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Study Suggests Individuals Born Preterm Are More Likely to Have Lower Incomes in Adulthood


Investigators followed a group of people born from 1990-1996 to assess whether the association between preterm birth and income differs according to family socioeconomic status at birth.

Young baby sitting on the floor putting money into a piggy bank money box. Image Credit: Adobe Stock Images/ink drop

Image Credit: Adobe Stock Images/ink drop

In a time of increasing income disparity, researchers are beginning to discover that preterm birth (PTB) may have an impact on a person’s financial status once they reach adulthood. In a study published by the JAMA Network, researchers found that individuals born preterm experience lower income levels in adulthood compared to those born full-term. Additionally, this finding became more noticeable in people from economically disadvantaged families, suggesting that family socioeconomic status at birth plays a major role in shaping the financial future of this demographic, according to the study authors.1

“To our knowledge, this is the first study to use multigenerational linked data to examine the association of PTB with the socioeconomic position of individuals relative to their parents and the role of family SES as a modifying factor,” wrote the authors of the study. “This population-based study showed that preterm born individuals had lower annual income during young adulthood than those born at full term, with greater differences for those with lower GA. The magnitude of these differences was slightly larger for those belonging to families with low SES. Furthermore, PTB was associated with lower upward mobility and higher downward mobility, particularly for those born at less than 32 weeks’ GA.”

In order to achieve accurate results, the study linked population-level health, demographic, and income data across generations to create a comprehensive dataset. Through the utilization of data on birth records, income tax filing, and vital statistics, the researchers followed a group of individuals born in Canada between 1990-1996 for a 28-year period, effectively ending in 2018. Data confidentiality was maintained throughout the study, with it being accessed through a secure server at Statistics Canada.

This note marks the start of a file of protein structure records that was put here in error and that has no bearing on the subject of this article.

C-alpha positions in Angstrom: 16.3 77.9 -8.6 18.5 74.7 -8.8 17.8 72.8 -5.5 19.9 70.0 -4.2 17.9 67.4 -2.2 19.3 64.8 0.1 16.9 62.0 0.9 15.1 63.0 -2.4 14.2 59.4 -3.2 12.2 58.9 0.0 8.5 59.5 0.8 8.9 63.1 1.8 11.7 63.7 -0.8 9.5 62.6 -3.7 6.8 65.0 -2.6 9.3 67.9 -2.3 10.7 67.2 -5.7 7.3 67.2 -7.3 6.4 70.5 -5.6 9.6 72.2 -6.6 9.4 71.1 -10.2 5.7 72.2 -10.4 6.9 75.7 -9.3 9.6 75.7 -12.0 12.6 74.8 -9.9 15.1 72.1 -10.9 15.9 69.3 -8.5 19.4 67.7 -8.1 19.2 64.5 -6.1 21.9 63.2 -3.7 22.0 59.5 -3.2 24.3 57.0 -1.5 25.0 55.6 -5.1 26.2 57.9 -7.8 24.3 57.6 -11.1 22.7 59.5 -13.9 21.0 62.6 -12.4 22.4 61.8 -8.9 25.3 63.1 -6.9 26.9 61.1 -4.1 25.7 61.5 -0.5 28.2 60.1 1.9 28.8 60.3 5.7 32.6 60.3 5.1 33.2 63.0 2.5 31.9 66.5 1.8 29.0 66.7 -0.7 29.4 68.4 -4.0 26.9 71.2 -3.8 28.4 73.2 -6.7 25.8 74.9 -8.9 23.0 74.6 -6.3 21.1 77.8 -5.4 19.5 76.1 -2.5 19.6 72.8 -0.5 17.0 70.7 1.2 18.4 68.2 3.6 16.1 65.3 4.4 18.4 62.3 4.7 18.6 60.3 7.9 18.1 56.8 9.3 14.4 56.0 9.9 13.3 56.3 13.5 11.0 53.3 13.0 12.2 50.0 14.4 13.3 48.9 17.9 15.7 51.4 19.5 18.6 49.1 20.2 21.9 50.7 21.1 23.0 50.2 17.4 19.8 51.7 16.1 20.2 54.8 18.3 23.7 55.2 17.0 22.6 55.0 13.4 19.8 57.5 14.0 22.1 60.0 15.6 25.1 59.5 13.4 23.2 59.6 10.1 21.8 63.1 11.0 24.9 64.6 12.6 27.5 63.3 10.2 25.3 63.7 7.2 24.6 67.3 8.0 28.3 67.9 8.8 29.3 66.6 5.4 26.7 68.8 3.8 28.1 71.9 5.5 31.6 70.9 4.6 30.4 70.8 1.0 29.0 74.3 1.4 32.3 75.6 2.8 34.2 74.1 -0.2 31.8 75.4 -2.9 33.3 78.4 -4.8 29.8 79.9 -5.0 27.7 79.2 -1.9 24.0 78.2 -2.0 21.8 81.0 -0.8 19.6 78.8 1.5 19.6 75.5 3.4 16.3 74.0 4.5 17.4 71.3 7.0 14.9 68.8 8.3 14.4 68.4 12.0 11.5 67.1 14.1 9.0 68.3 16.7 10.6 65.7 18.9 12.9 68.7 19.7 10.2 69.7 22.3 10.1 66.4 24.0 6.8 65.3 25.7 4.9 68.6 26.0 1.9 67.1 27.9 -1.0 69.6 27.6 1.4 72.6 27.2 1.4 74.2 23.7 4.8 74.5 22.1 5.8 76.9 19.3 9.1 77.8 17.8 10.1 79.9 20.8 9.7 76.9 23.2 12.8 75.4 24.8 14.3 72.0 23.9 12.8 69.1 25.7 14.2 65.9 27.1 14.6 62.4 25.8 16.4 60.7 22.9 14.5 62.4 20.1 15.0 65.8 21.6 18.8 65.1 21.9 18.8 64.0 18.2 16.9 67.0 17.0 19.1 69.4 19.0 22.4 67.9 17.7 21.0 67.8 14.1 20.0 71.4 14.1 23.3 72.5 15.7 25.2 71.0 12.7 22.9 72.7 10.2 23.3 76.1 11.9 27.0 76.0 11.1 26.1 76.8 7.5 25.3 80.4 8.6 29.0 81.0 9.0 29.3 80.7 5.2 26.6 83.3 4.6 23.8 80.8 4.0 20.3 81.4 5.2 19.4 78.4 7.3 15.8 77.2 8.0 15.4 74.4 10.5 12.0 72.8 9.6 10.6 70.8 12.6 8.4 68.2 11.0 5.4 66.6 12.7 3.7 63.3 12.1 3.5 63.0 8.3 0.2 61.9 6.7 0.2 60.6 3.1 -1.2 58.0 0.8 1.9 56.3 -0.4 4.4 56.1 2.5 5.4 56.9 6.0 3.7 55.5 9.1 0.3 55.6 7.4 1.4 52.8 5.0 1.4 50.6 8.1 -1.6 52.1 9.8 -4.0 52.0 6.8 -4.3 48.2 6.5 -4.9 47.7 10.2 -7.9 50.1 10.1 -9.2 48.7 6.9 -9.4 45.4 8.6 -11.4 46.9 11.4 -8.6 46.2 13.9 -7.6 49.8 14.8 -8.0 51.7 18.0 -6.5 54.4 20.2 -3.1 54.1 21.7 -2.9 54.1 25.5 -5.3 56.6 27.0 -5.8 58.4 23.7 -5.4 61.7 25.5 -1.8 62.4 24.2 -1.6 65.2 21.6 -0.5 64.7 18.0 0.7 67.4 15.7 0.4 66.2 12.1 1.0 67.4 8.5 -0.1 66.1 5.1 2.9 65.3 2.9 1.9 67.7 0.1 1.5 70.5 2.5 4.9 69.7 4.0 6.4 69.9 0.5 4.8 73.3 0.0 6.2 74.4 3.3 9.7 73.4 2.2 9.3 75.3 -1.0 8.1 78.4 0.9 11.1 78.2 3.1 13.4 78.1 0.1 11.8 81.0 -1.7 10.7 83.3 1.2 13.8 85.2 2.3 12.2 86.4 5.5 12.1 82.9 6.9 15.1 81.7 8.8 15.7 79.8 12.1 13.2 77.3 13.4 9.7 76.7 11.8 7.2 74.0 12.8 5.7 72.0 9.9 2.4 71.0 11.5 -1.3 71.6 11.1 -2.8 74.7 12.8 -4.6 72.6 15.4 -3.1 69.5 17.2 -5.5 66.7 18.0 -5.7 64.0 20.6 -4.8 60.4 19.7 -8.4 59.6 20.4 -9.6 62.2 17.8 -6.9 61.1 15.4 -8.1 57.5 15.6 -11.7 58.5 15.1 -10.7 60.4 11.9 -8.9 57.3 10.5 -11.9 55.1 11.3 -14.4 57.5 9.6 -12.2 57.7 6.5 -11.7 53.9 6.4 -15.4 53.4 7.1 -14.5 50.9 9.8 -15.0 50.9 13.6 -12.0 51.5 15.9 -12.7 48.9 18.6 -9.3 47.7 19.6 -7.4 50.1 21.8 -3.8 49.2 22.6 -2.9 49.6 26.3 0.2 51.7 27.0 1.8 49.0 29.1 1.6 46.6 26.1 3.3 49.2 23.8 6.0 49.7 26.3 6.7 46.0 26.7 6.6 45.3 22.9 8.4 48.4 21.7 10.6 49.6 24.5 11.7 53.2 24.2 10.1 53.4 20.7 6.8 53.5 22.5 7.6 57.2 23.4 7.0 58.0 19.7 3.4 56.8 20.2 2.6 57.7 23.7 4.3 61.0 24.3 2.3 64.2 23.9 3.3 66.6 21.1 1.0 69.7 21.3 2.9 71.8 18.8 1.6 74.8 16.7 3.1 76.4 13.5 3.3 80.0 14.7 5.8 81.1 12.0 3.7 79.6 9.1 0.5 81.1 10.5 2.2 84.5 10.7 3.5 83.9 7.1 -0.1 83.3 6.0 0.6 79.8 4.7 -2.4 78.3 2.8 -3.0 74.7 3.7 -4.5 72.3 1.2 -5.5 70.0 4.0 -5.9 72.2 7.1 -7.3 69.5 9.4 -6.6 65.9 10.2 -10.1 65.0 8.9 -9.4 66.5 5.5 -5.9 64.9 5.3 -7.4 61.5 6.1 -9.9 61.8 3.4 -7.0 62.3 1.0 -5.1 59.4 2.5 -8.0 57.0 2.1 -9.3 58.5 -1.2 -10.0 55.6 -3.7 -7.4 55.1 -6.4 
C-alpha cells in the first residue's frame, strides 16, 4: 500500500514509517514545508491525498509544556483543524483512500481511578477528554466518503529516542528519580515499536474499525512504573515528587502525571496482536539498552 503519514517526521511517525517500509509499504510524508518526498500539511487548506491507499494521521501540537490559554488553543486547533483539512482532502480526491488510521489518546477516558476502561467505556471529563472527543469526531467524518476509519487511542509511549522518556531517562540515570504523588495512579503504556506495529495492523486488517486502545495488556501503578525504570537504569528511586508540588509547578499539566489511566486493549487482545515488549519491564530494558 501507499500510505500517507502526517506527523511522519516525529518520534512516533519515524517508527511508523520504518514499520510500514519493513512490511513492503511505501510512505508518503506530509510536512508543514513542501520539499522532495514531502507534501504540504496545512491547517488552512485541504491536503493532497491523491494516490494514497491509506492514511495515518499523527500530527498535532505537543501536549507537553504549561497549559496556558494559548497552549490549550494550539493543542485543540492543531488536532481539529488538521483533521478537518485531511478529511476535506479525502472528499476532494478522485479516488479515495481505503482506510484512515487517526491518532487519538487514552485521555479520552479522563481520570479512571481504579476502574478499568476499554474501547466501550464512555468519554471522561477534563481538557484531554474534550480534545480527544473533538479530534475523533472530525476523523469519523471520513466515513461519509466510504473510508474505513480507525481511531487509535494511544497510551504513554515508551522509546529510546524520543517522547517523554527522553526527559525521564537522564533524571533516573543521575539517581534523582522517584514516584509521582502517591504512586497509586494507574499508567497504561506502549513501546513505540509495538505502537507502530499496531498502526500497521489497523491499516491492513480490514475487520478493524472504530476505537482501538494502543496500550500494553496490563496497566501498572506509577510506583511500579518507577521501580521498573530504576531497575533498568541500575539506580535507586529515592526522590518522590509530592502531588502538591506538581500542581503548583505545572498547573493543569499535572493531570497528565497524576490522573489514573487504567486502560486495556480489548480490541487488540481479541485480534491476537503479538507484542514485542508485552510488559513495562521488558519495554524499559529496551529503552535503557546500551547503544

Regarding exposure, the authors of the study classified PTB as birth before 37 completed weeks of gestation, and early and full-term birth was defined as birth at 37 to 41 weeks of gestation. PTB was broken into four groups, which were categorized as extremely preterm (22-27 weeks), very preterm (28-31 weeks), moderately preterm (32-33 weeks), and late preterm (34-36 weeks).

Additional statistics included in the study were matching variables such as sex, birth plurality, province of birth, birth year, parental age at birth, maternal marital status, maternal parity, and parental place of birth. Further, family income at birth, child income in adulthood, and intergenerational income mobility were measured as well. Of 2,729,400 live births recorded in Canada between 1990-1996, the PTB rate after study adjustments was 6.9% (5.4% born at 34-36 weeks, 0.7% born at 32-33 weeks, 0.5% born at 28-31 weeks, and 0.2% born at 24-27 weeks).

The results suggest that PTB individuals, especially those with a lower gestational age, are less likely to improve their socioeconomic status (SES), with the data suggesting that they were more likely to find their SES downgraded. The relative risk for the association between PTB and upward mobility among children of families in the lowest income quintile was 0.92 (95% CI, 0.89-0.96), with differences increasing in lower GA groups (24-27 weeks’ GA: RR, 0.61 [95% CI, 0.48-0.77]).

Regarding downward mobility, results indicated that PTB individuals, especially those born very or extremely preterm in economically disadvantaged families, had reduced potential for social mobility. Those in the lower two groups who also grew up with higher income families faced greater risks of downward mobility compared to full term–born individuals, according to the investigators.

In terms of limitations, the authors suggested that future studies needed to improve on their research in multiple areas. First, 30% of births in Canada that occurred during the study were omitted. Additionally, some were excluded due to tax records being unavailable. The authors suggest that income might not fully capture all aspects of SES or intergenerational mobility as well.1

“This population-based intergenerational cohort study suggests that PTB was associated with lower income during young adulthood, especially with lower GA, with more differences for children of families near the bottom of income distribution. Furthermore, preterm-born individuals, particularly those born very or extremely preterm in economically disadvantaged families, had less potential for social mobility. Future studies should consider longer durations of follow-up to examine intergenerational income mobility when children are in their 30s and 40s. Studies should also consider other aspects of SES, such as education and occupation,” the study authors concluded.


Preterm Birth, Family Income, and Intergenerational Income Mobility. JAMA Network. June 10, 2024. Accessed June 12, 2024. https://jamanetwork.com/journals/jamanetworkopen/fullarticle/2819745 

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